Every generation fancies itself special, and mine is no different. Which, when you think about it, is quite unspecial in the universality of it all. For those of us in Chandler who were children in the late 70's and 80's, I've often held that we were special because of our proximity to the "good 'ol days." Maybe it was all the Gunsmoke and Happy Days I watched, but I feel as if I caught the tail end of a time long forgotten.
Before the large regional grocery chain, the one with the motion sensored door opener, took over in the early 90's, we had the small regional grocery chain, the one where you had to step on the rubber mat in order to swing the door open. But just down the road, in the downtown building like the ones that exist in many small towns, the ones that were two storied before the tornado or fire passed through, we had Tucker's General Store. Hardwood floors on the inside, busted wood front porch on the outside, wherever you walked it creaked, and not a health inspector in sight to make judgements about the amount of dust allowed to accumulate on the shelves.
Tucker's was owned by Mrs. Tucker, the widow of the late Mr. Tucker (I never knew their first names,) probably the richest person in town. Although, having grown up dirt poor, from what I understand, she never wanted to draw attention to her wealth. My dad actually told me once that we were distant cousins with Mrs. Tucker. My first reaction was why we weren't asking her for money. But we weren't those type of distant relatives, so dad wouldn't agree to my prodding.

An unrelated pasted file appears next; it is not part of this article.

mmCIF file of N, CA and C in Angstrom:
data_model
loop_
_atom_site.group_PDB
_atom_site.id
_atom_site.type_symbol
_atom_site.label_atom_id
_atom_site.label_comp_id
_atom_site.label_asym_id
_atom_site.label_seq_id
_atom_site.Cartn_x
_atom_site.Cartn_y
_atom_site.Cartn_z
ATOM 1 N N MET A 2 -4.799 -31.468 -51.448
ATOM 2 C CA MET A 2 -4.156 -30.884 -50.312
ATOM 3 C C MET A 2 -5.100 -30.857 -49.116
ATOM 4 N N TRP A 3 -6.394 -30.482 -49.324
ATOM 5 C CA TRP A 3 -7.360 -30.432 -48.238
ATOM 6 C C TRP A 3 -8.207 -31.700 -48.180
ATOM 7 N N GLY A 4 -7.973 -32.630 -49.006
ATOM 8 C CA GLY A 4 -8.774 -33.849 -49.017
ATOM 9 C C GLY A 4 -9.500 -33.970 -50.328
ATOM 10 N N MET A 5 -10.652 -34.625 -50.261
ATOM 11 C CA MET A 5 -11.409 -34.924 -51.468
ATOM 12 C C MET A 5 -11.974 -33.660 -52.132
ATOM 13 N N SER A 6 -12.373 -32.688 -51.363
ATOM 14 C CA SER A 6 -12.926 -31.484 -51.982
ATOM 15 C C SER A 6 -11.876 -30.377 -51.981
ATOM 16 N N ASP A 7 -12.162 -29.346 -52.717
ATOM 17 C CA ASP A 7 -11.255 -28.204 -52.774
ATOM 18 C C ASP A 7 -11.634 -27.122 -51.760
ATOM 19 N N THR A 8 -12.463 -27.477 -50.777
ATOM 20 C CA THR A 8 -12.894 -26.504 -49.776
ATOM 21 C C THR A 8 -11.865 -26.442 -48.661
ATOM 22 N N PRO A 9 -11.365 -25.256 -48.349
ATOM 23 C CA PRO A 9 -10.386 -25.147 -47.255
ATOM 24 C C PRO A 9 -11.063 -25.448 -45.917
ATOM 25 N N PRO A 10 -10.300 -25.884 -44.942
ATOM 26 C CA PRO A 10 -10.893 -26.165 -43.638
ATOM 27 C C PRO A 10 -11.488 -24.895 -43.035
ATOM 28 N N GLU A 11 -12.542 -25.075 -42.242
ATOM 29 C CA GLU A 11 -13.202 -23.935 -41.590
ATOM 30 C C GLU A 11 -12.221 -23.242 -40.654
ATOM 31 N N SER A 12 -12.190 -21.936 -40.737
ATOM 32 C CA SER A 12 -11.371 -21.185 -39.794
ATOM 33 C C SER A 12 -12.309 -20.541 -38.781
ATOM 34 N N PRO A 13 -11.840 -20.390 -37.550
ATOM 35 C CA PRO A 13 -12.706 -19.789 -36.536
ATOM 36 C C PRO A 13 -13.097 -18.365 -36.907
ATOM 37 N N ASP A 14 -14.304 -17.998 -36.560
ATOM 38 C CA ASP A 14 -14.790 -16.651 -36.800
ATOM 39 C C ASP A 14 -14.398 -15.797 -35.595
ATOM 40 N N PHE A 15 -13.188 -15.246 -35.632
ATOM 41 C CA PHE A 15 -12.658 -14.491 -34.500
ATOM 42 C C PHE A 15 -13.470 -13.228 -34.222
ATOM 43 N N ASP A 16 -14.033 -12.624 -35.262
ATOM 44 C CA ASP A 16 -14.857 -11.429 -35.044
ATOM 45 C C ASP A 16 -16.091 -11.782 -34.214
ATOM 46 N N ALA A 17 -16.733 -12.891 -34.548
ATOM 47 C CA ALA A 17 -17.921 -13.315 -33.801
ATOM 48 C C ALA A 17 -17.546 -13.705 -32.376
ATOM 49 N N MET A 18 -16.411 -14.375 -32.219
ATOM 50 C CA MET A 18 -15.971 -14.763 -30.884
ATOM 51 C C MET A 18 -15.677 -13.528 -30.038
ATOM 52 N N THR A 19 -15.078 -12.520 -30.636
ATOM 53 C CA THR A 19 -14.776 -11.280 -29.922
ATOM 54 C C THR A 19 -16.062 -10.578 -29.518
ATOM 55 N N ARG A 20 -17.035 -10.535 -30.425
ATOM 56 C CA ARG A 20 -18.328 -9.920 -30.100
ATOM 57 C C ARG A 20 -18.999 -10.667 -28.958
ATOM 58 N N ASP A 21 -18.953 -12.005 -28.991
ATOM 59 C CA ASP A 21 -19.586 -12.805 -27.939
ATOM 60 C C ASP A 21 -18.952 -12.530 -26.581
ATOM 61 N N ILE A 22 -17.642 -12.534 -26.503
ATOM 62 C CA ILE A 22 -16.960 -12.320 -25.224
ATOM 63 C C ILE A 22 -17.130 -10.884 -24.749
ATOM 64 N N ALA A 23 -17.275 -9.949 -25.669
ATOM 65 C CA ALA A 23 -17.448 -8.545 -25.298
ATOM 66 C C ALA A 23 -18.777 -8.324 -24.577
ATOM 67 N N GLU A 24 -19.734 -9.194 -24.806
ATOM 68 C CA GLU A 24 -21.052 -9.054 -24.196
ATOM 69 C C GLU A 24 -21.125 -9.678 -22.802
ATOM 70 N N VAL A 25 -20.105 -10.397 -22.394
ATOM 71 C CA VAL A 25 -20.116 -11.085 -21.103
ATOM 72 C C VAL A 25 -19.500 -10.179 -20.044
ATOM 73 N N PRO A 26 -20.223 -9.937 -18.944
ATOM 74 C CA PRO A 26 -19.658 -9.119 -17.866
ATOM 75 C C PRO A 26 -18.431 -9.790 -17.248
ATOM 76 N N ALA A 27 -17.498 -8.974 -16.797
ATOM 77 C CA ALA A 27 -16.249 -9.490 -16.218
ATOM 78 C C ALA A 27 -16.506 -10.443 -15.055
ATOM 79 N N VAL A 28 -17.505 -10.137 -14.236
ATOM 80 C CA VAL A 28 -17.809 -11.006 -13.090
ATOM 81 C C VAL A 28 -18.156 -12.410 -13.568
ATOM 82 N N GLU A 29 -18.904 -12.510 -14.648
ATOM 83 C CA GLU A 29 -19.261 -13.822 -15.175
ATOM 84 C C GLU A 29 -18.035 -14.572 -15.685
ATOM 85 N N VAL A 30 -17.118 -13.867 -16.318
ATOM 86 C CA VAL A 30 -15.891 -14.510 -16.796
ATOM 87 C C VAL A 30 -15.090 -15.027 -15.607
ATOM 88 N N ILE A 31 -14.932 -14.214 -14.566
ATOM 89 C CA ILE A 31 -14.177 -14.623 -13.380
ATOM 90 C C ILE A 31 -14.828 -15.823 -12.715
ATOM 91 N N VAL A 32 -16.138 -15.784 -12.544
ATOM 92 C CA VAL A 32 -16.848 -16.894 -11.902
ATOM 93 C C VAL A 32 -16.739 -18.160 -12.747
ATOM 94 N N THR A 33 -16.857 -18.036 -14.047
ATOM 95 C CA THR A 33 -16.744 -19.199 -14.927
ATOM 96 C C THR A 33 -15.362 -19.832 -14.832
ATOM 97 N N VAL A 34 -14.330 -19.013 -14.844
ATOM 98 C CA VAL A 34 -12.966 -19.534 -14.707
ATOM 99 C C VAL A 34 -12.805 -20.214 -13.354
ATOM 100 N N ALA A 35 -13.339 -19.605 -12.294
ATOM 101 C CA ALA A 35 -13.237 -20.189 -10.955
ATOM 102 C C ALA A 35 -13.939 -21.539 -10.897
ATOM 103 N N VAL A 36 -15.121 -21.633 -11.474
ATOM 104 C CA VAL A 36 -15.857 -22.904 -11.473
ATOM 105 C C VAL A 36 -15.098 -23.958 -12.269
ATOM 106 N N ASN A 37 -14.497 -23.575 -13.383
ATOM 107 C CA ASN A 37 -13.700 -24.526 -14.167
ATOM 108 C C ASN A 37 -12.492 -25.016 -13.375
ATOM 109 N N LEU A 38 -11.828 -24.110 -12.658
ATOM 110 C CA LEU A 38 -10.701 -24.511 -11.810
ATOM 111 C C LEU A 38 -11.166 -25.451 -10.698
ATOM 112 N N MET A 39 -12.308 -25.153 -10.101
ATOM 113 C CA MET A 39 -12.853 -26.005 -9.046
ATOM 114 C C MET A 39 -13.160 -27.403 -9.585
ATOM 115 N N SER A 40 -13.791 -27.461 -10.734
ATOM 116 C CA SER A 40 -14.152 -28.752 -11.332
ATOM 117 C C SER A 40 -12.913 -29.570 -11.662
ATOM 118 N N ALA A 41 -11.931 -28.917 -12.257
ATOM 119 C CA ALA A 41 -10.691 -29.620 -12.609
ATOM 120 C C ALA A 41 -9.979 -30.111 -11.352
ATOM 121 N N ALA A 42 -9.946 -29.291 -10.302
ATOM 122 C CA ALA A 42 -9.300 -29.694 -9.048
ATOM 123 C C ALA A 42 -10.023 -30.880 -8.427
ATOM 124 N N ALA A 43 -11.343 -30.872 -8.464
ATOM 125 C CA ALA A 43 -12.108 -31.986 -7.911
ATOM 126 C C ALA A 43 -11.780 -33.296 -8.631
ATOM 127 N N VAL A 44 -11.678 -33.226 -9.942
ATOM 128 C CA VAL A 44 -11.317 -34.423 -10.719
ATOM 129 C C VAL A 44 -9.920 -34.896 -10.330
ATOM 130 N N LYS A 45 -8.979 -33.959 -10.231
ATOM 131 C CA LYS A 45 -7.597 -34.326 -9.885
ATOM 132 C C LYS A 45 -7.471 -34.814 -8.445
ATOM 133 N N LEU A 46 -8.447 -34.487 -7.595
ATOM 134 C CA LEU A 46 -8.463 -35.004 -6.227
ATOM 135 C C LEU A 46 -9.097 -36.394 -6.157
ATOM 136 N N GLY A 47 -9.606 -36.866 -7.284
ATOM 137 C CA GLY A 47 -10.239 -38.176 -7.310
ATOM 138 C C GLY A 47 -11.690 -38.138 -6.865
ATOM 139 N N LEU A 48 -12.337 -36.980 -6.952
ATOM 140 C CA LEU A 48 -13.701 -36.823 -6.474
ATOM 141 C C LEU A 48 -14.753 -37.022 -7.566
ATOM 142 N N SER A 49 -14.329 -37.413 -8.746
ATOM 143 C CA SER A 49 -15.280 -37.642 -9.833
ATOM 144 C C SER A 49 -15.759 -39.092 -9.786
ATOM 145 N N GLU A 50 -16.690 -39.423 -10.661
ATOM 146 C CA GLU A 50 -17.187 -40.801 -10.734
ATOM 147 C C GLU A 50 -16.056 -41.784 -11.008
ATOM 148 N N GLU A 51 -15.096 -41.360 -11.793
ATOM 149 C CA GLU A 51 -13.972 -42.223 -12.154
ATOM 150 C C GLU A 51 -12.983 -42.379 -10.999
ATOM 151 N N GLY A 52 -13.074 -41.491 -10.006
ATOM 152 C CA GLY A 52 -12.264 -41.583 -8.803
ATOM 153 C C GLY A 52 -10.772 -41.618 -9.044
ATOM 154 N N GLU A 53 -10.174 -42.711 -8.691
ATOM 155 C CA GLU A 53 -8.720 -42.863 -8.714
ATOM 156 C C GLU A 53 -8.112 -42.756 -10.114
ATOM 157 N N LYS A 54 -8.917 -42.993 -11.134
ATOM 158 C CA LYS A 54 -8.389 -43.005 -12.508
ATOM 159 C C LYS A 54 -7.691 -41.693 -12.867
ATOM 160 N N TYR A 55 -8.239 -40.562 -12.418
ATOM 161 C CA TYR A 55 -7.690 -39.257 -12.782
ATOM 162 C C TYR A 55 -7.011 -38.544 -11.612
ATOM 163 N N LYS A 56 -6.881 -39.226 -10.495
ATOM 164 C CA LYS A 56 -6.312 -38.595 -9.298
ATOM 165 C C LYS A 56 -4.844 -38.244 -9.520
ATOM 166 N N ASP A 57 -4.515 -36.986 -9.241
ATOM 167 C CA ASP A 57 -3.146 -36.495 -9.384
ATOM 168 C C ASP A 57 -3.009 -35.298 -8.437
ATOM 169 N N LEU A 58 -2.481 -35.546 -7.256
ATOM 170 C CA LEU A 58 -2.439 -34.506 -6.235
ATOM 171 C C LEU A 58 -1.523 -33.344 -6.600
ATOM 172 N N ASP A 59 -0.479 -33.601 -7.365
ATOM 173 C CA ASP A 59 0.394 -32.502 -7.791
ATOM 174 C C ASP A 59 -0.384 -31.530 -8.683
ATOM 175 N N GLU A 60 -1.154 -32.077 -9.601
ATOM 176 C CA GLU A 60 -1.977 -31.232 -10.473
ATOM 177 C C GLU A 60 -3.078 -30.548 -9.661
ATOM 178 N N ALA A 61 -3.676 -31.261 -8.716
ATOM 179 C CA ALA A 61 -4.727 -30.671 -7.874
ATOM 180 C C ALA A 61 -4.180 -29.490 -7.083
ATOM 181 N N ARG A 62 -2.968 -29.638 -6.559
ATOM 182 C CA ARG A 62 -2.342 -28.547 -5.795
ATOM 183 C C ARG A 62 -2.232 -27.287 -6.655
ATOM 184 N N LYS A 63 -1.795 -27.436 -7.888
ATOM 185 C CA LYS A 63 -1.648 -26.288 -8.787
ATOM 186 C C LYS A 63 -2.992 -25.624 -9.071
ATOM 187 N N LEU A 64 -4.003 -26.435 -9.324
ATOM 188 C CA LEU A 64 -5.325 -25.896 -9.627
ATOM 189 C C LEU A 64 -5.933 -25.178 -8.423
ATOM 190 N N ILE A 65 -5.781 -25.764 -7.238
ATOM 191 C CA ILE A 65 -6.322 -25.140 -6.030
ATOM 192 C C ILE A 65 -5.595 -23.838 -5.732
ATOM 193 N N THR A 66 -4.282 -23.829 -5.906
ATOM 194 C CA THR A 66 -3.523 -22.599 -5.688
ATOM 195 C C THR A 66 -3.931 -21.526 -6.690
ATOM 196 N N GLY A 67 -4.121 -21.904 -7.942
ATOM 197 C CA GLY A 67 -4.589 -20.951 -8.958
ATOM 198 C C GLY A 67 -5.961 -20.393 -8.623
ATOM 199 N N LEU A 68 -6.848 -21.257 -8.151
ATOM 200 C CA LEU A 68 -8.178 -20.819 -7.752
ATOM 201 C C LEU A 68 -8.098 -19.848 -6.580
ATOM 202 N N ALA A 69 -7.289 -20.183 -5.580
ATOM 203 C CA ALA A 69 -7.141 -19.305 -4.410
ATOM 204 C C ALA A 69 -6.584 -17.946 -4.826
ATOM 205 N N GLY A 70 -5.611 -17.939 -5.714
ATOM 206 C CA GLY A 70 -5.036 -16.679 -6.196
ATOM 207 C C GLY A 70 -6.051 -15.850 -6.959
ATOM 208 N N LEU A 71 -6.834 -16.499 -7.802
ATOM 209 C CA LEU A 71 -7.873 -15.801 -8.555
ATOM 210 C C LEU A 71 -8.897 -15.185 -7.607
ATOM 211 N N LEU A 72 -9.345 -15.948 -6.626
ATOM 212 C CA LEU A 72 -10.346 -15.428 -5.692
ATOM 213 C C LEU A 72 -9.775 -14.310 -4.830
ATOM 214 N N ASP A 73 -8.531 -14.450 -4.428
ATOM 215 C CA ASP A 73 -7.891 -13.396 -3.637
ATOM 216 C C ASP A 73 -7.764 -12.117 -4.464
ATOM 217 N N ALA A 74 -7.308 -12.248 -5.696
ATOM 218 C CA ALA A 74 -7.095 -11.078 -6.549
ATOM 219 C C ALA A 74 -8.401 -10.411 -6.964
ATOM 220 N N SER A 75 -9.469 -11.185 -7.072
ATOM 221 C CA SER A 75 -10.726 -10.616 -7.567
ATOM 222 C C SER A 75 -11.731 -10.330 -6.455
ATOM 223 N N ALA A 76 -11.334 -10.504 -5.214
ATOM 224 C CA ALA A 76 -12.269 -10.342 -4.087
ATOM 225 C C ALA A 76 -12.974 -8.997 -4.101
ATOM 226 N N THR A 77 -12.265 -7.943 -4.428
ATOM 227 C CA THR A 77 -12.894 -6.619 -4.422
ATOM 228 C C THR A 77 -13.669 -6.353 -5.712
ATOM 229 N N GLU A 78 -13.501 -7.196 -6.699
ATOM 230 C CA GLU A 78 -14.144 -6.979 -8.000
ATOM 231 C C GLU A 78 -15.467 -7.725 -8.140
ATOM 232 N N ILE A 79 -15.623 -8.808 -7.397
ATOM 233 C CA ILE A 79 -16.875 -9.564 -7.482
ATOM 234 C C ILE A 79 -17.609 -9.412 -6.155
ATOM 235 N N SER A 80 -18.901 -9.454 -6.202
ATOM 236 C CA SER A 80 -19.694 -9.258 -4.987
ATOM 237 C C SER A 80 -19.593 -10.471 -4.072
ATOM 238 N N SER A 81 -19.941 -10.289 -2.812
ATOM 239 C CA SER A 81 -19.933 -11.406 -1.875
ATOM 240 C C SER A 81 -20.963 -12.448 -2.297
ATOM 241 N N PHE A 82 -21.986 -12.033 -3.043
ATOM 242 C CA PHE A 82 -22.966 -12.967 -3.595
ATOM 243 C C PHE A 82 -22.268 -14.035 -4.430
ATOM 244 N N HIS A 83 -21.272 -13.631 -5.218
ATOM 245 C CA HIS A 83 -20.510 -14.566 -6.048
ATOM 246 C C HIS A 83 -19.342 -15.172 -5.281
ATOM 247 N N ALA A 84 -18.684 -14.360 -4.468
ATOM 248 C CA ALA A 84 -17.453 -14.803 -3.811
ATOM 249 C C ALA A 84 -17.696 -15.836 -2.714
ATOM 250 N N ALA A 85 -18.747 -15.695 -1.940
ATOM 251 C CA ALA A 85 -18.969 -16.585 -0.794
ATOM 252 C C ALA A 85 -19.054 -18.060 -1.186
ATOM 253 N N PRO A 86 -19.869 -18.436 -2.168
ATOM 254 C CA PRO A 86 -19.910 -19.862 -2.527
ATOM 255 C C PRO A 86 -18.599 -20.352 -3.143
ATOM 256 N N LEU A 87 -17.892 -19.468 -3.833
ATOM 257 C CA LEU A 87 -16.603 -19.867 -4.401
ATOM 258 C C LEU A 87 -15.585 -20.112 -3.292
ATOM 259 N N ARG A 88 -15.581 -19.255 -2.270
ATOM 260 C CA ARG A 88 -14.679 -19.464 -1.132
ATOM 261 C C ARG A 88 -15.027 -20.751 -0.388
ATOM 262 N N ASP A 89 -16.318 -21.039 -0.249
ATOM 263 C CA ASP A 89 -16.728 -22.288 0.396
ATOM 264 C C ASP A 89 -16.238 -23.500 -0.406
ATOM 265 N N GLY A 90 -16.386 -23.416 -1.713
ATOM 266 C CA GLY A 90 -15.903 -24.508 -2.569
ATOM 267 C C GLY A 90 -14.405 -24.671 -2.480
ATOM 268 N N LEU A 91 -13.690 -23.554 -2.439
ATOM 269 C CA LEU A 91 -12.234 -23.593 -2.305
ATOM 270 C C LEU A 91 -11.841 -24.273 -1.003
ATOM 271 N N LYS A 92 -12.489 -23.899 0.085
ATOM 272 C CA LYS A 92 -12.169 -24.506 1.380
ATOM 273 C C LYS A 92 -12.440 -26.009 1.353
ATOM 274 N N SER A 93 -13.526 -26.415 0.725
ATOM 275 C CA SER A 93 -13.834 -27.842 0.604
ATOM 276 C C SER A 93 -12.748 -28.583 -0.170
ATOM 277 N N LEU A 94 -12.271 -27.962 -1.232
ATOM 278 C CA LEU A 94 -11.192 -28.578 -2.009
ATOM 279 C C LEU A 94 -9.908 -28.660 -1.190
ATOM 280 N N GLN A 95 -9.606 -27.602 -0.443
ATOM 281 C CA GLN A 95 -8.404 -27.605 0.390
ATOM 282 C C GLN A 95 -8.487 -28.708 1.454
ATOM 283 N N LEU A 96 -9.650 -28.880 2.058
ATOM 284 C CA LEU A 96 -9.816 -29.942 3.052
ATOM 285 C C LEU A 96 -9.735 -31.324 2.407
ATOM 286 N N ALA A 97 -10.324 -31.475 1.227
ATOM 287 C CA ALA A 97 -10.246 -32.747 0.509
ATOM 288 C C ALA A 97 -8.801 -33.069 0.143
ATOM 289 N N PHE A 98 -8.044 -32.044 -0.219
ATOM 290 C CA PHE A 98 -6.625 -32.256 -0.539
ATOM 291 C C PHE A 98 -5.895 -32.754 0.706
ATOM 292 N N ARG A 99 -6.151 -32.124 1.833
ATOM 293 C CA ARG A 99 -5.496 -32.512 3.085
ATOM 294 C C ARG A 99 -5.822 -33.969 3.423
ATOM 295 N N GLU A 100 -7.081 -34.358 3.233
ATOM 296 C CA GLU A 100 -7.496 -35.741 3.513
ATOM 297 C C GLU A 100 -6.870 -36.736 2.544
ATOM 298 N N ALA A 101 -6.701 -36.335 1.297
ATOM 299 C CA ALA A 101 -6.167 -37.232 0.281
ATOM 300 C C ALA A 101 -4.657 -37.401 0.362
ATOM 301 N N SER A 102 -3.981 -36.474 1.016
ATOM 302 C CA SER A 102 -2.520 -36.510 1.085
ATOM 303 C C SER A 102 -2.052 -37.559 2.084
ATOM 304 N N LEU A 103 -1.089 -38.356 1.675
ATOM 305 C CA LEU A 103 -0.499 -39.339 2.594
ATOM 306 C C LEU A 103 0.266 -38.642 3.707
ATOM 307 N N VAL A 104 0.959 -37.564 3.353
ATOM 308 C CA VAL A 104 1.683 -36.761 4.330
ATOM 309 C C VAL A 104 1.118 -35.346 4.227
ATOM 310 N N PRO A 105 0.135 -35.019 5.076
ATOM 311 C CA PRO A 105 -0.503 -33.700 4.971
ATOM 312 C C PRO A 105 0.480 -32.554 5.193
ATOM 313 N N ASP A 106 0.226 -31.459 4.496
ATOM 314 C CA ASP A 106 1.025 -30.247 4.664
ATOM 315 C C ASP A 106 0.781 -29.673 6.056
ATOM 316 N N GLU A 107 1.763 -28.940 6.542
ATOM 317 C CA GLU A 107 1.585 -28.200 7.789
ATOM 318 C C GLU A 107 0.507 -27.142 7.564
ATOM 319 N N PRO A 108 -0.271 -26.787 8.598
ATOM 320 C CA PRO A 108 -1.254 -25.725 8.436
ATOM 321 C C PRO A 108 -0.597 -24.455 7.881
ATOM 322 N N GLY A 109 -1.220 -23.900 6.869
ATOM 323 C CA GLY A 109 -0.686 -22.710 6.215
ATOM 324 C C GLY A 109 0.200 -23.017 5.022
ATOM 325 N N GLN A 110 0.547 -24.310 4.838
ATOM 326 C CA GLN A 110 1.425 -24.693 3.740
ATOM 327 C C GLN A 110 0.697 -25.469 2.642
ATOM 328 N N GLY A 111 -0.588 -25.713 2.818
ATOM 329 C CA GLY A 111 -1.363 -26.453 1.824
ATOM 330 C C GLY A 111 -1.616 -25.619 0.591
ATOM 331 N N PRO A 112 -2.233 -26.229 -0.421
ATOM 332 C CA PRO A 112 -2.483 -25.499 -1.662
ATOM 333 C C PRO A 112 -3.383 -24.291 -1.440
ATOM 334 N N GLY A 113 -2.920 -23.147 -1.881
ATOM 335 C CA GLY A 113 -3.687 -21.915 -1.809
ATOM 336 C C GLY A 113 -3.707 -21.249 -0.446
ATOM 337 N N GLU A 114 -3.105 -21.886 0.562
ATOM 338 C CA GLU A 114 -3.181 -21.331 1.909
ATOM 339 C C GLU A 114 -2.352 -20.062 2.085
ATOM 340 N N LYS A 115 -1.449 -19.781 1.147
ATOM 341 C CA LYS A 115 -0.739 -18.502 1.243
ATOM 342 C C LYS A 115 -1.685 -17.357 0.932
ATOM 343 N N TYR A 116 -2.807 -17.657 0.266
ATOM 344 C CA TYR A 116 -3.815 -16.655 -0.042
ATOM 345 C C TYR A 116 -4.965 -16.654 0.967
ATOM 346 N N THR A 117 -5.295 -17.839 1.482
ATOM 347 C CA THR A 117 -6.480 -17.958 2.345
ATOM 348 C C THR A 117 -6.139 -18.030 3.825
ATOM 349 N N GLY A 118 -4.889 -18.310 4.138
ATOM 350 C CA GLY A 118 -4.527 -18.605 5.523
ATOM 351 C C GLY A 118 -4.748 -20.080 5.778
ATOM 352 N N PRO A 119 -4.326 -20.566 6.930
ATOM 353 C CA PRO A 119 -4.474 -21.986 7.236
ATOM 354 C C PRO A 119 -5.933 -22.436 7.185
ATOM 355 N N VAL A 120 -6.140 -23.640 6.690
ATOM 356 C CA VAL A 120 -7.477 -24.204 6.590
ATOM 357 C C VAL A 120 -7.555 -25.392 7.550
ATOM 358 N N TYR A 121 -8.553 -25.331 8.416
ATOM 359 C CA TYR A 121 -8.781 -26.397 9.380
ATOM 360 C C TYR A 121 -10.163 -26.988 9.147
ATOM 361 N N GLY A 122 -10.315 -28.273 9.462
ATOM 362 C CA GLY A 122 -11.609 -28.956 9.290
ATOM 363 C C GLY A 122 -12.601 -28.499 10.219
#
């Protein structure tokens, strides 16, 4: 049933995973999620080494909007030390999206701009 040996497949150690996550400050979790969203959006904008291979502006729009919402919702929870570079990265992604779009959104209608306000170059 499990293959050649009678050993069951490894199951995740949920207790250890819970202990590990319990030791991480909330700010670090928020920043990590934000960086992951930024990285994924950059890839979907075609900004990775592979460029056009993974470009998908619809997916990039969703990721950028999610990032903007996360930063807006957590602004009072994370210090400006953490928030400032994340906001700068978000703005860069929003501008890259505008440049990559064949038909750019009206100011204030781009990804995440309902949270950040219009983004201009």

Mrs. Tucker came to the store every day to work, which, for her, consisted of sitting on her rocking chair on the front porch of that downtown building and greeting people as they came in. If you strained your head hard enough, from where she was sitting, you could also see down the road and around the corner to those going into the small regional grocery chain, the one where you had to step on the rubber mat to swing the door open. I imagine this would have been helpful for Mrs. Tucker when keeping her ledger of those for whom she should be holding a grudge.
She died in the early 80's and the store closed very shortly after. I seem to remember my parents saying that her children spent so much time and energy fighting each other over her inheritance, that the business was doomed to fail. After the General Store, what remained of that old downtown building was sectioned off and housed various start-up businesses through the 80's and early 90's. There was a couple of BBQ places, an Tae Kwon Do studio (ala Napoleon Dynamite,) and about a half-dozen Pentecostal, NonDenominational, and Bible churches.
Eventually, however, the rural residents of Chandler became the suburbanites of Tyler, and the draw of the City of Roses proved too alluring for the simple, dusty ways of those Main Street buildings right next to the railroad tracks, where Ernest Tubb and his Texas Troubadors played to a crowd full of neighbors and friends in the late 70's. The large regional chain grocery store with the motion sensored door opener moved in, on the east side of town in the direction of Tyler, appropriately. The small regional chain grocery store with the rubber mat to swing open the door couldn't compete, so it shut down as well. Before you knew it, the memory of Tucker's was a bit too distant, and the building was demolished.
If anything good can be said about the tearing down of that building, it's that nothing has been put up in it's place. Of course rumor tells me it's not a deliberate communal decision to reclaim green space, but rather a bunch of rich people fighting about whether or not to put a gas station or a strip mall up. But for now it's bare of any human residue, allowing the ghosts of a time in-between, but long-gone, to remain at arms length, if only for a little while longer.